Undoubtedly, the Holocaust is one of the scariest events in the history of the 20th century, and indeed in the whole history of humanity: the systematic and targeted annihilation of one nation representatives by another cannot but cause horror and shudder, the analyst of Vestnik Kakvaza, Ekaterina Vinnik told today in the National Question program on Vesti FM.
The expert regretted that it is human nature to forget the history, she also noted that there are always those, who say dark is bright. "Obviously, exactly this is happening in Lithuania with those who heroize the genocide, as a result of which 95% of Jews who lived in the country before World War II were exterminated," she said.
The expert further recalled that now in Lithuania there is the highest level of anti-Semitism in Europe. “A similar trend that persisted throughout the past century, became acute again in the early 90s when extreme right-wing forces came to power and began to accuse the Communists, Russians and Jews of occupying the country. In 2010, historian Petras Stankeras, an employee of the Lithuanian Ministry of Internal Affairs published an article denouncing the Holocaust, " Ekaterina Vinnik said, noting that despite the legislative ban on the denial of the genocide of the Jewish people, no charges were brought against the historian.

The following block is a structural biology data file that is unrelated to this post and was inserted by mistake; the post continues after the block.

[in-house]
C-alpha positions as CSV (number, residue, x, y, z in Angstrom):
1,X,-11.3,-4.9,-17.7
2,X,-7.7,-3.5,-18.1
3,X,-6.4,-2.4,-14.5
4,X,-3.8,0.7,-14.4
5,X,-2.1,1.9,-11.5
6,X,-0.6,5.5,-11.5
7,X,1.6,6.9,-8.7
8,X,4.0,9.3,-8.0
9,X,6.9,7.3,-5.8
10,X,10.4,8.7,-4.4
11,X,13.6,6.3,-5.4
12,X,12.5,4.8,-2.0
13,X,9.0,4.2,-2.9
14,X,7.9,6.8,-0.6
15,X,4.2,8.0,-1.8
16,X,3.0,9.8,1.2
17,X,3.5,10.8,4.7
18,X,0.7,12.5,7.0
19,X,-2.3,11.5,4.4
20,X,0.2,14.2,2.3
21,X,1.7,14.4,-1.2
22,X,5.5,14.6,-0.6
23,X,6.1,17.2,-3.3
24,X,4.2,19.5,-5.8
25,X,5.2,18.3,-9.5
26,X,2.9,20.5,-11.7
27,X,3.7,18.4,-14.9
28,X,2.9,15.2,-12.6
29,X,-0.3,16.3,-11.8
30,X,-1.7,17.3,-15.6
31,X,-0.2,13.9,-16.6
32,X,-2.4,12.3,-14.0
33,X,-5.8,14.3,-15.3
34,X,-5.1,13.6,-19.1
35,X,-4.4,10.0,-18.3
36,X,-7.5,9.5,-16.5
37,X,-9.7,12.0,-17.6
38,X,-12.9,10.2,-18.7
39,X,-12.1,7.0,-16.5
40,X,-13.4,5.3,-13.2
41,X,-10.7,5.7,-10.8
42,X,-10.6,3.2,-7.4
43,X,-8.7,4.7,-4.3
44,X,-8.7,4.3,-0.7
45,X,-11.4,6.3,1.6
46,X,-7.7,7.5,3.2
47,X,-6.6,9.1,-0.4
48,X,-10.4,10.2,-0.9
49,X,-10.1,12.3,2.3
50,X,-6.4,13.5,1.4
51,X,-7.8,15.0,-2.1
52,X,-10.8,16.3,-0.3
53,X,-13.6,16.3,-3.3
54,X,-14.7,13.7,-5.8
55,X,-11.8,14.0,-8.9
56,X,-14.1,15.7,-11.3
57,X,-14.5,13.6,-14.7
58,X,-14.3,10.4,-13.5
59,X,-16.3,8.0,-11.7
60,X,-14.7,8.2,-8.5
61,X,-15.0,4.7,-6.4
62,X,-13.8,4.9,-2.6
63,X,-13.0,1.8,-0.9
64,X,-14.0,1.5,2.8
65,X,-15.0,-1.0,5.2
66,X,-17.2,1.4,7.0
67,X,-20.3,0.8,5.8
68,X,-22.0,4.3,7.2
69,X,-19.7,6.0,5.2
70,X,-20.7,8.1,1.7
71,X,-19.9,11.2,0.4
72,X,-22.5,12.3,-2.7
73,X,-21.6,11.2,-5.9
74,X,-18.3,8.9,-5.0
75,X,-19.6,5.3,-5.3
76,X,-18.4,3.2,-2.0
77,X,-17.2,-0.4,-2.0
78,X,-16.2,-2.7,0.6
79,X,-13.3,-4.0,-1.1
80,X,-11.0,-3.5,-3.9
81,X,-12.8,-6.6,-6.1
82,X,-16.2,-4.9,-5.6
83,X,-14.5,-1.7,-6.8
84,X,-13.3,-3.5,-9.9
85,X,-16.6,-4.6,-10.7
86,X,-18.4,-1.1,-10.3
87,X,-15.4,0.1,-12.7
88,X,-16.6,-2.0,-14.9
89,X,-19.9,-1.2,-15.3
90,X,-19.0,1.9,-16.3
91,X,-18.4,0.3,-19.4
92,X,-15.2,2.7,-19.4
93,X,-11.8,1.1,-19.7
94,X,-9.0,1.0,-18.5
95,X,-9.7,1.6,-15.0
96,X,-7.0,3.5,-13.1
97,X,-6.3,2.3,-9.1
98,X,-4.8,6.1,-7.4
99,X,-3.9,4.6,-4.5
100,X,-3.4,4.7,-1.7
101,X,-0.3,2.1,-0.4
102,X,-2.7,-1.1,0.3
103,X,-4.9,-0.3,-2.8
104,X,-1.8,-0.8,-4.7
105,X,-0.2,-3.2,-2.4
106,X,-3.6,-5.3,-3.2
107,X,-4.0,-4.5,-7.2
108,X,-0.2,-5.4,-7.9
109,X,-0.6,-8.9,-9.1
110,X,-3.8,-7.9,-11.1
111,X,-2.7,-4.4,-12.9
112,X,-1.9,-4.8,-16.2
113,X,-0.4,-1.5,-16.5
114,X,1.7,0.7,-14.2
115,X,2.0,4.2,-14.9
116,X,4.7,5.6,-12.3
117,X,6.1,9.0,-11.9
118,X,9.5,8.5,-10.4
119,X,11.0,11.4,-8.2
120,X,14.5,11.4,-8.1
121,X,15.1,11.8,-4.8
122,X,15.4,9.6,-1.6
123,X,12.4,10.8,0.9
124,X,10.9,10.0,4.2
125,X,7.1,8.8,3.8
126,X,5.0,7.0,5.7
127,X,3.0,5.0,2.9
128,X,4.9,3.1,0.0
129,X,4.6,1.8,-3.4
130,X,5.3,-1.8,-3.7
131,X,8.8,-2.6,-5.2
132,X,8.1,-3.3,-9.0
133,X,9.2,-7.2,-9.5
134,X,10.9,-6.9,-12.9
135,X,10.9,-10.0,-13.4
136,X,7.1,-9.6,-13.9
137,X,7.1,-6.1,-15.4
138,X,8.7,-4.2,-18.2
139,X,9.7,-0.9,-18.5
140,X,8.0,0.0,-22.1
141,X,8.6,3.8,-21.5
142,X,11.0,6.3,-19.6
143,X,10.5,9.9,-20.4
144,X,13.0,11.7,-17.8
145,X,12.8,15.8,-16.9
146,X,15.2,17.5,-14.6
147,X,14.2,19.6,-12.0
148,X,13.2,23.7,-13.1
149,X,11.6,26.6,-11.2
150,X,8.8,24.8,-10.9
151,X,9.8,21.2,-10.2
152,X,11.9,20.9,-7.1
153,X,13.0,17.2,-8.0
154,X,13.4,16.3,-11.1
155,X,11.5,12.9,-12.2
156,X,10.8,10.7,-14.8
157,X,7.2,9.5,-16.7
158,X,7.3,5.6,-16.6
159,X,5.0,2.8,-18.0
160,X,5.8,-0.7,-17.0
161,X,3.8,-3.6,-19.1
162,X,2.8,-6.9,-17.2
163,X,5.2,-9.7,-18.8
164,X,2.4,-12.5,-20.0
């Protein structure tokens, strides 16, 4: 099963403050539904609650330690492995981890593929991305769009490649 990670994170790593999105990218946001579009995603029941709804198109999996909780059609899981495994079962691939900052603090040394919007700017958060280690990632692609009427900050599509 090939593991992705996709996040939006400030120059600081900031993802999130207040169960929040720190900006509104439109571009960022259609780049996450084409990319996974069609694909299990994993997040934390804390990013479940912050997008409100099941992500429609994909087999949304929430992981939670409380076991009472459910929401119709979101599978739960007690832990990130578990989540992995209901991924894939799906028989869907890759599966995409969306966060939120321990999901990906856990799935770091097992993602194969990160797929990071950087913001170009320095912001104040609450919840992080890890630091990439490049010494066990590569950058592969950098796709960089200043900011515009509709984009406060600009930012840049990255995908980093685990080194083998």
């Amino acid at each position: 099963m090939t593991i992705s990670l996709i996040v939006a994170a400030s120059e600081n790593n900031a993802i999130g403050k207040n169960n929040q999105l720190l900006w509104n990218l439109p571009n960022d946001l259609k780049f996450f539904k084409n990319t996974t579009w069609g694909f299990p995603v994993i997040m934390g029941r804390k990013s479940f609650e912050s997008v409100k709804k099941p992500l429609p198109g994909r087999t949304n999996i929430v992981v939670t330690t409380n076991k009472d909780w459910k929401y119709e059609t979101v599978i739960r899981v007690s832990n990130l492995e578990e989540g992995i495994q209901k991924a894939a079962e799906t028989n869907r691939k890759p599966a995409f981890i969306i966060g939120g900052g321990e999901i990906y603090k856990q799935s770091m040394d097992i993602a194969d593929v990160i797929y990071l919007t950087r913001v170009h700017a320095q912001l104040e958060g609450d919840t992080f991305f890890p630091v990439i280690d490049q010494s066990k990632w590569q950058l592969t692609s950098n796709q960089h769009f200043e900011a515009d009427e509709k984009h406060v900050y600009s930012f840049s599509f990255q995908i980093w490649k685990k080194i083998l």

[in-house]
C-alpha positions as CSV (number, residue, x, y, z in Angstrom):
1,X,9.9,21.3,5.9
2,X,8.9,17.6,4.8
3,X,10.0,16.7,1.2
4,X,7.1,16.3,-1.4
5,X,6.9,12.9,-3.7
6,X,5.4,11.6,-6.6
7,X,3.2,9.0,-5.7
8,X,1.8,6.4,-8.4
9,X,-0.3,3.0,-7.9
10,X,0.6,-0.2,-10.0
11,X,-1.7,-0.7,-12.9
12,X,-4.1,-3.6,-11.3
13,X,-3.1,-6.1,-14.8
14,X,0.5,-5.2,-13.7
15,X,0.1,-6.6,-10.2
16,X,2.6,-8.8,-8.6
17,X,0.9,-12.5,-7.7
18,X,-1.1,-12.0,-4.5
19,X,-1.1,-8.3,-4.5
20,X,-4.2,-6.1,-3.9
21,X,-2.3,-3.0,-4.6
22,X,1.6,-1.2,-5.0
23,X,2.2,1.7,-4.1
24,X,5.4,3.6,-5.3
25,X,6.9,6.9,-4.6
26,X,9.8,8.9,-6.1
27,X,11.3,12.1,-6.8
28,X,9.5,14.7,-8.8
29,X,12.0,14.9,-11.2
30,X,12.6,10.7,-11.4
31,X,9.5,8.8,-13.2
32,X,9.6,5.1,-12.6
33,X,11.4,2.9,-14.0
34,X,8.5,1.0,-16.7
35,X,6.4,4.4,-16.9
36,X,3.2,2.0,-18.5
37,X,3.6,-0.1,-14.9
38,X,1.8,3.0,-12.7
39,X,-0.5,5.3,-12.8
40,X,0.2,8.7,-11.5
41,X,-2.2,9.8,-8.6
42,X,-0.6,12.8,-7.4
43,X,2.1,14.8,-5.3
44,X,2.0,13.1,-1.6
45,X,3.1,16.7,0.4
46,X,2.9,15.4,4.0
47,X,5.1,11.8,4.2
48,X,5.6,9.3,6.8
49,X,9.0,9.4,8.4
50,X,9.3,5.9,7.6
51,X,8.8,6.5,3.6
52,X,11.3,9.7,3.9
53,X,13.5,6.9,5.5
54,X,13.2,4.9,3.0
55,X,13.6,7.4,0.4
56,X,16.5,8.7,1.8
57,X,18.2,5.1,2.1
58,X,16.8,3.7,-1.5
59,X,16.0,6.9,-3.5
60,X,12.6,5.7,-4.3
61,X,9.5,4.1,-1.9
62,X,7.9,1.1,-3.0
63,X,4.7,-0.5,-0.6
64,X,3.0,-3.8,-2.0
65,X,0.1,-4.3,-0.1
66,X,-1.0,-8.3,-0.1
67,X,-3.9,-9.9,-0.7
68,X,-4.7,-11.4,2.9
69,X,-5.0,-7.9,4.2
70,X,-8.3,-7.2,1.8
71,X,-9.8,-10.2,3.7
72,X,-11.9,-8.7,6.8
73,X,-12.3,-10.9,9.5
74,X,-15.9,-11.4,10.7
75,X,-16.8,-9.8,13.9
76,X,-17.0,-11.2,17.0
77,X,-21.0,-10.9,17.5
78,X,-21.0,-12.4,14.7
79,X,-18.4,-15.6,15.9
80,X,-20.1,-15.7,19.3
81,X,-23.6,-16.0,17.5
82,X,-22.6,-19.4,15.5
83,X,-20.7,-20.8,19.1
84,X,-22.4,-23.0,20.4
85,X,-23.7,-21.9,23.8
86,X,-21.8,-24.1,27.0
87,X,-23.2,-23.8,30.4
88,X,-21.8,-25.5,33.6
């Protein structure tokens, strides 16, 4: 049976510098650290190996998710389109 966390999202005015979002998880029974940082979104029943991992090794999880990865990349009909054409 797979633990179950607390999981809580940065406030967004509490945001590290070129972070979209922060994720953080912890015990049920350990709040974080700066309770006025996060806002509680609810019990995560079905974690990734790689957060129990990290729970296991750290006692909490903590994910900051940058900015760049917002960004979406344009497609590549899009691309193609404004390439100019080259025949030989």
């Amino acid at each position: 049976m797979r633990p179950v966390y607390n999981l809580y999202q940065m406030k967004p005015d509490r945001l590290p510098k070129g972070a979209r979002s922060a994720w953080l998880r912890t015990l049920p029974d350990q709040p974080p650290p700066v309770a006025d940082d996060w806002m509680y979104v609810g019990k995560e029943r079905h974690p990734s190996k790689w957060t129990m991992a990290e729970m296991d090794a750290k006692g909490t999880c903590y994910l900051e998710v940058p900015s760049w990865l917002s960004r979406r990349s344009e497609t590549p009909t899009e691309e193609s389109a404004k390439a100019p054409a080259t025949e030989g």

Continuing the topic, she pointed out that the number of Nazi criminals living in Lithuania is greater than in any other country in Eastern Europe. “They are not prosecuted by law, unlike former Soviet partisans of Jewish origin. Such a position is not something unusual for a country where the ideas of anti-Semitism were widespread even before the occupation by fascist Germany,” the employee of Vestnik Kavkaza expressed confidence.
“It is depressing that today anti-Semitism and the Holocaust denial are supported by so many forces in Lithuania, which means that the lessons of history were in vain for the whole European state. But nevertheless, despite the widespread heroization of fascist collaborators, there are those who try to reach common sense. And among them, Lithuanian writer Ruta Vanagaitė, who in her books and publications relentlessly recalls how monstrous was the Holocaust, "she concluded, expressing hope that the writer's efforts will not be in vain and the situation in the country will change for the better over time.